Mistakes With Words that Look and Sound the Same But Have Different Meanings
Words Sound the Same Different Meanings
American English has a lot of words that sound the same, but have completely different meanings. A lot of people make mistakes spelling the words, because they sound the same, but have completely different meanings. Here are some examples of the words that look the same, but have different meanings: there, they're, their, to, too, two, your, you're, its, it's, dyeing, dying, foul, fowl, idle, idol, and who's, whose, just to name a few. There are a lot of other words, as well.
The word There is used as an adjective of place. For example: A cat is over there in the neighbor's yard. There is also used to start a sentence, for example: There is my cat looking out of the window. They're is a contraction of they are, and is spelled differently from there and their, but is mostly confused with the word their. Examples: They're always playing video games on the computer. The word their is a possessive pronoun. An example of their could be: They took their cat to the vet to get vaccinated. They're and their can be and are mistaken for each other, which is a common mistake that many people do all the time.
My Two Cats.
To, Too, and Two
To, too, and two are the most common words that are used wrong by lots of people. The word Two is much harder to make mistakes with, because of the 'w' in the word, and because two is a number that can be remembered easily. To is used before a verb and forms part of the definitive and examples include: to eat, to drink, to live, and to die for. To indicates direction in this sentence: I need to go to the store to get some milk. The word 'too' has two 'o's which is an adjective meaning extra or more than. An example of the word 'too' used in a sentence could be: He drinks too much soda pop. Another example could be: The dress is too small for her. Too is an adjective that can mean also, as well as too much, for example: I thought the ride in the car was too long, too. The word 'two' is a number, and should not be mistaken for to or too. An example of two could be: I have two adult cats that like to eat canned cat food.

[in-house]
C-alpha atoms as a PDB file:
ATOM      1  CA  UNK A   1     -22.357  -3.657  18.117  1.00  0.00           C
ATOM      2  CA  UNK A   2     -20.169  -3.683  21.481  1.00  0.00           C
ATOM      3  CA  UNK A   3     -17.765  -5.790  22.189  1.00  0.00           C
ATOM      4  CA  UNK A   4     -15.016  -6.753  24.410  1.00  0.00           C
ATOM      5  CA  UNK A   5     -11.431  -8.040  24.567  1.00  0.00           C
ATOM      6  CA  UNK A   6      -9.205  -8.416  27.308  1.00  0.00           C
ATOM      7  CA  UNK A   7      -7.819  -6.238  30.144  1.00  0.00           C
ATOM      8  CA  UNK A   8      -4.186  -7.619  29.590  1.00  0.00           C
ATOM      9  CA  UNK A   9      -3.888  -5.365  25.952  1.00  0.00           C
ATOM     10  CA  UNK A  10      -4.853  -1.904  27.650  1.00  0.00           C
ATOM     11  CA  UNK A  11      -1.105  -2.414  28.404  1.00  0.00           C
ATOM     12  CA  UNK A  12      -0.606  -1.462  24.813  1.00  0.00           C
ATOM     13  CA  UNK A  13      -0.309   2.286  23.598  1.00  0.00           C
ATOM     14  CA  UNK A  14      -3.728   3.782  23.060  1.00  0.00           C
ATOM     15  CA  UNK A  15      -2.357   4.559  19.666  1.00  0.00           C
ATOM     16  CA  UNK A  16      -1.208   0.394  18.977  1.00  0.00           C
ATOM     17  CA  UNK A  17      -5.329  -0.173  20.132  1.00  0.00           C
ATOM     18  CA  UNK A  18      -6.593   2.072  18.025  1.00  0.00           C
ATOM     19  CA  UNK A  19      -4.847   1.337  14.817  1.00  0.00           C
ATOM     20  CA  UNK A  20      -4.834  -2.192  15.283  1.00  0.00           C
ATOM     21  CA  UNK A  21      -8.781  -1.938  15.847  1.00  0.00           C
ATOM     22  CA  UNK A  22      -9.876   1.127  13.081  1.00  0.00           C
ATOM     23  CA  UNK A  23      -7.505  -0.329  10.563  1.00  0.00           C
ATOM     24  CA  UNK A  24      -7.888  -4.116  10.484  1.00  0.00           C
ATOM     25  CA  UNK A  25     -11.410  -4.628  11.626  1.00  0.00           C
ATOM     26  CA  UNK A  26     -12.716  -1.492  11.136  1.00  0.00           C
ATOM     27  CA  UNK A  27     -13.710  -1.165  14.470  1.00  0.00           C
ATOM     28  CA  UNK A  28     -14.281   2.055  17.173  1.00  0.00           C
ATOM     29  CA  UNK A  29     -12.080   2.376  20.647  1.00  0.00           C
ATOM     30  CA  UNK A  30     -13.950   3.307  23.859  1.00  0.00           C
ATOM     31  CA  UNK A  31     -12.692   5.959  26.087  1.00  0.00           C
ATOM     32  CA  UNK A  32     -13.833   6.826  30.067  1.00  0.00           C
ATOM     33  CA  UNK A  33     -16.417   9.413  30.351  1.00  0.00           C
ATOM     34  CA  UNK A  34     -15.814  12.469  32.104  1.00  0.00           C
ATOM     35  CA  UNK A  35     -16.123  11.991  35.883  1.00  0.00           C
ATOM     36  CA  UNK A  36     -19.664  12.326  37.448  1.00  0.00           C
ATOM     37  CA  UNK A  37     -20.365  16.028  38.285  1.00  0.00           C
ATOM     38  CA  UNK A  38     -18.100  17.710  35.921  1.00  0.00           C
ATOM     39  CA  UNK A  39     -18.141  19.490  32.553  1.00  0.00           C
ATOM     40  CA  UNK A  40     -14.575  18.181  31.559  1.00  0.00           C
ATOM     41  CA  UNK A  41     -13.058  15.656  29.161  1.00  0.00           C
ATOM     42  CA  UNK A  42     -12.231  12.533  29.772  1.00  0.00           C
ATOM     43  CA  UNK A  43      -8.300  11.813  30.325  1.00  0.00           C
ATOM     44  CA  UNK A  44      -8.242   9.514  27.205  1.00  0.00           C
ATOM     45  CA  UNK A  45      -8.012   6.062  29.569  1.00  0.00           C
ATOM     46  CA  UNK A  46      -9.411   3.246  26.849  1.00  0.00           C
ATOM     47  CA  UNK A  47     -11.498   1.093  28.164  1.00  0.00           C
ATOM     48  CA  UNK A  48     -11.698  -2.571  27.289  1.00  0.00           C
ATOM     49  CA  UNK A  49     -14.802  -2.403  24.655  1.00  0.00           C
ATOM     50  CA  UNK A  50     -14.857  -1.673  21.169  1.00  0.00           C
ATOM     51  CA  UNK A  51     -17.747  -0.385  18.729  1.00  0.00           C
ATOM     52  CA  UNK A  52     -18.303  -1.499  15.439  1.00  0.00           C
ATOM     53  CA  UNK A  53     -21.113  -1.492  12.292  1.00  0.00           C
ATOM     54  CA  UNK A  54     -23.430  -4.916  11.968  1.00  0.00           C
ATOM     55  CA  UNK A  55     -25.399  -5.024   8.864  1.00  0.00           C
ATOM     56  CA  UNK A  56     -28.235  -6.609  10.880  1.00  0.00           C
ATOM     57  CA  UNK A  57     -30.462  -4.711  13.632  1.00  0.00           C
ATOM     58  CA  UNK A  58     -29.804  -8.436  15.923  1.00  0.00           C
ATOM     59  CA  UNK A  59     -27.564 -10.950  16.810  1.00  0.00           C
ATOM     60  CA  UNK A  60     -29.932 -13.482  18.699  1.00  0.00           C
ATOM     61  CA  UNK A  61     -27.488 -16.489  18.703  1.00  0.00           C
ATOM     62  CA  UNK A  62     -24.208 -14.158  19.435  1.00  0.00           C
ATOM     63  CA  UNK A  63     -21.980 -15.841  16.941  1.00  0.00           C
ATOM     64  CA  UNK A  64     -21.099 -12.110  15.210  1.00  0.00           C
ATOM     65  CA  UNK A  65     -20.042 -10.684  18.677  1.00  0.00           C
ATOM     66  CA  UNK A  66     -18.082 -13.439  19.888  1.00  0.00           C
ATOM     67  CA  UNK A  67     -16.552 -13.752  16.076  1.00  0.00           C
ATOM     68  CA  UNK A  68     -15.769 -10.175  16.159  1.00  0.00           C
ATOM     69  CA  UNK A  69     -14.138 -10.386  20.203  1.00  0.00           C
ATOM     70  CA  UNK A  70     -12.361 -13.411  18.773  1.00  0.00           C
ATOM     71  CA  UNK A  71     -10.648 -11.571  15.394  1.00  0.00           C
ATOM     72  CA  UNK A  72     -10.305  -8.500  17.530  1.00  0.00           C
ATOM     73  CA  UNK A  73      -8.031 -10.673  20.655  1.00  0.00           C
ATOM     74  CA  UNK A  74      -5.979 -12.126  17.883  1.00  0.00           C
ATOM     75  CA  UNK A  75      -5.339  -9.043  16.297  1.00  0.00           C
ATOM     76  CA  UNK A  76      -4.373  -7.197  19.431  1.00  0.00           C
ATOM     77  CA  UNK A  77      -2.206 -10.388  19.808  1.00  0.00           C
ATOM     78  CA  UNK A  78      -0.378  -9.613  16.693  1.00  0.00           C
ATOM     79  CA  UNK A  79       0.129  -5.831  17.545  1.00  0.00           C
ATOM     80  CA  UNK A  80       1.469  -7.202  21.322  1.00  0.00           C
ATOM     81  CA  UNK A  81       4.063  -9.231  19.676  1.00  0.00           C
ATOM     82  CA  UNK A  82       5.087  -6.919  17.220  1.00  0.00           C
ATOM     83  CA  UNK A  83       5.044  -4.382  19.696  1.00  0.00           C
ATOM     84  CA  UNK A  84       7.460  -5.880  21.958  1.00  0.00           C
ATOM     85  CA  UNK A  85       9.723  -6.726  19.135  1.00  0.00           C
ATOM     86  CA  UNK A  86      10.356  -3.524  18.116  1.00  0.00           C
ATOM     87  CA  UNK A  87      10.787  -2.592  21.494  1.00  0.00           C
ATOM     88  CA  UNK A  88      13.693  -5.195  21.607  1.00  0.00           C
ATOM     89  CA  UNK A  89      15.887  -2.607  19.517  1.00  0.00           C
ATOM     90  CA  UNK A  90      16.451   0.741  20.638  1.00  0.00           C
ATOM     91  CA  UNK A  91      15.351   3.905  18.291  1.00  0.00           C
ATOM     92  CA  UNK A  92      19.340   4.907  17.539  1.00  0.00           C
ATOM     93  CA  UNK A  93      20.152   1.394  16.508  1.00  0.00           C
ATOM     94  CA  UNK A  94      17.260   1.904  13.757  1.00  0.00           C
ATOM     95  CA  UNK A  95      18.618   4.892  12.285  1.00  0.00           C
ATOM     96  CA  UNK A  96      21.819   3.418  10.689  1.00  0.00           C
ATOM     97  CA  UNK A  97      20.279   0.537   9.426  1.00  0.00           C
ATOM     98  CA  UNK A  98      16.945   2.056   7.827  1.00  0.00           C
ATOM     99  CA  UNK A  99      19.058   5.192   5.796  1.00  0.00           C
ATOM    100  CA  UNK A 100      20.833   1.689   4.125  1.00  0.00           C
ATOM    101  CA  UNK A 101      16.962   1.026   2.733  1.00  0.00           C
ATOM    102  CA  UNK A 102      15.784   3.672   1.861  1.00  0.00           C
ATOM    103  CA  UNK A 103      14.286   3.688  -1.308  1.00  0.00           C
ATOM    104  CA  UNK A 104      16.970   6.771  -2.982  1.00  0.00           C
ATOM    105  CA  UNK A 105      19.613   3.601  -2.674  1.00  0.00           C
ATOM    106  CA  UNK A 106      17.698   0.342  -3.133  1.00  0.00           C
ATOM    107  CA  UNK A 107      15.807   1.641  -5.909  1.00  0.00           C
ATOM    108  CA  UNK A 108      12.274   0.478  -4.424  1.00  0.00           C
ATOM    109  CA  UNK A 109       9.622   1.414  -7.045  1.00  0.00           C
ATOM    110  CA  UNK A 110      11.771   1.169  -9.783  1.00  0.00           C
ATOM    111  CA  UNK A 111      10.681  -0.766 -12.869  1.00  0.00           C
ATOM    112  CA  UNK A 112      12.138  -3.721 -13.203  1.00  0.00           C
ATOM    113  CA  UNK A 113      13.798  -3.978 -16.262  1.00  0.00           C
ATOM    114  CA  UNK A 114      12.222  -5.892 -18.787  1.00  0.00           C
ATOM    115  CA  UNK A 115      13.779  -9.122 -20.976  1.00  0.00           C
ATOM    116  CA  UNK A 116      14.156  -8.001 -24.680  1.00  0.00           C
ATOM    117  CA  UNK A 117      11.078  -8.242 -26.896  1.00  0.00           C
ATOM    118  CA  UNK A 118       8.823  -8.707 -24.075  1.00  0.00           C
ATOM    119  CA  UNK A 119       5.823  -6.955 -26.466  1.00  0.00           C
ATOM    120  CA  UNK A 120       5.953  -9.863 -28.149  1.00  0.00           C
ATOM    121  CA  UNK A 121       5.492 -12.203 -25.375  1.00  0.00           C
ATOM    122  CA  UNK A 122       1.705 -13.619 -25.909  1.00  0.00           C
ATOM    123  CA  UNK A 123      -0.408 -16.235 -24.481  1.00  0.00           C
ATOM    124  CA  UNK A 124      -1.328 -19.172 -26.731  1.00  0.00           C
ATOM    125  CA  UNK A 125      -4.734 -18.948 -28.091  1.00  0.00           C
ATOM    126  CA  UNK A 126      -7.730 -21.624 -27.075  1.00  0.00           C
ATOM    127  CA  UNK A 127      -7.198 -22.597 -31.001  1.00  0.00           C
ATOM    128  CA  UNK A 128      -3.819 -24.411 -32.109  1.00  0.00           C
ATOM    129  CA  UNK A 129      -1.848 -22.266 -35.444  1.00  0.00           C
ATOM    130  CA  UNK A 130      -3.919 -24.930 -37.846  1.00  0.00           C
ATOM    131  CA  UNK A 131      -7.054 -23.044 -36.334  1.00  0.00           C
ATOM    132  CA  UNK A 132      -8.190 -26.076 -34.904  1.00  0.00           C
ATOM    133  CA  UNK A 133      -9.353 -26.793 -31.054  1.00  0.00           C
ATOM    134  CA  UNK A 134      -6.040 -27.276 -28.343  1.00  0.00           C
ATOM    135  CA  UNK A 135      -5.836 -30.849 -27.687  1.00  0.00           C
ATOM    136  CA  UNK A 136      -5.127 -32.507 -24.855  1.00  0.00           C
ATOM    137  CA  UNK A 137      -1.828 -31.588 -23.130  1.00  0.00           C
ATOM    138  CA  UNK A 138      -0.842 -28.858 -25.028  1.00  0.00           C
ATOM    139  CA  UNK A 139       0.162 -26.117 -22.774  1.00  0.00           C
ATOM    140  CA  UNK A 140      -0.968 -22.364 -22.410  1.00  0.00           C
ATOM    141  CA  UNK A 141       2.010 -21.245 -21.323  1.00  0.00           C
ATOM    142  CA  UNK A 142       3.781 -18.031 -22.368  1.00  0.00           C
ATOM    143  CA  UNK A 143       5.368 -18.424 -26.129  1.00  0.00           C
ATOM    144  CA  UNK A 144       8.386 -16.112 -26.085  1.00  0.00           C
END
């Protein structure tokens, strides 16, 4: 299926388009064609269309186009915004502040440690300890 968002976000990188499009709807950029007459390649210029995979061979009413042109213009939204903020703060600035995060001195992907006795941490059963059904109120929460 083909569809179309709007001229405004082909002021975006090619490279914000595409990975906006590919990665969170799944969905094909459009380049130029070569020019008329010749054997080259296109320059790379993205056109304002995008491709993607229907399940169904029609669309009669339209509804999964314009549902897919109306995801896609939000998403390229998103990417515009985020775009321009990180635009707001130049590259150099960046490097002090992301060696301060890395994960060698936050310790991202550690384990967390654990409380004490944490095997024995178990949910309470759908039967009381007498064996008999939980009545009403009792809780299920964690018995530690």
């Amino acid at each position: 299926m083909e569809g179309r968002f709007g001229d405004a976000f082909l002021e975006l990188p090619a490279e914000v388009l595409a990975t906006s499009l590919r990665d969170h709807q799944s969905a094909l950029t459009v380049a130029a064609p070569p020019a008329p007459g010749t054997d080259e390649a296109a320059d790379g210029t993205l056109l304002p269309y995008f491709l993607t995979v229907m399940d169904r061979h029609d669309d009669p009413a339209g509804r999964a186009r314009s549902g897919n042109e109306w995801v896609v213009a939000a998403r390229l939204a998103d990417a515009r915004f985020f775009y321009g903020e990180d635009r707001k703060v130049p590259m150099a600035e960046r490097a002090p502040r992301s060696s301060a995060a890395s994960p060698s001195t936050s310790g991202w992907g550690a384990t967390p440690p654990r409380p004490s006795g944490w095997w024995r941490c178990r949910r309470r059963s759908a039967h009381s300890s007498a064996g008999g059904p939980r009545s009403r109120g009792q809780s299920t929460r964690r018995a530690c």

To Too and Two-Confusing Words
The Words Your and You're and Its and It's
Your and you're are two common words that are easy to mistake for each other. "Your" means belonging to you and "You're" means you are. An example of 'your' is: Your hair looks nice. If you said: You're hair looks nice, it would be incorrect. You're is a contraction for you are and then the sentence would say: You are hair looks nice, which would not make any sense. An example of you're could be: You're a nice person who cares about others. Another way of saying it would be: You are a nice person who cares about others.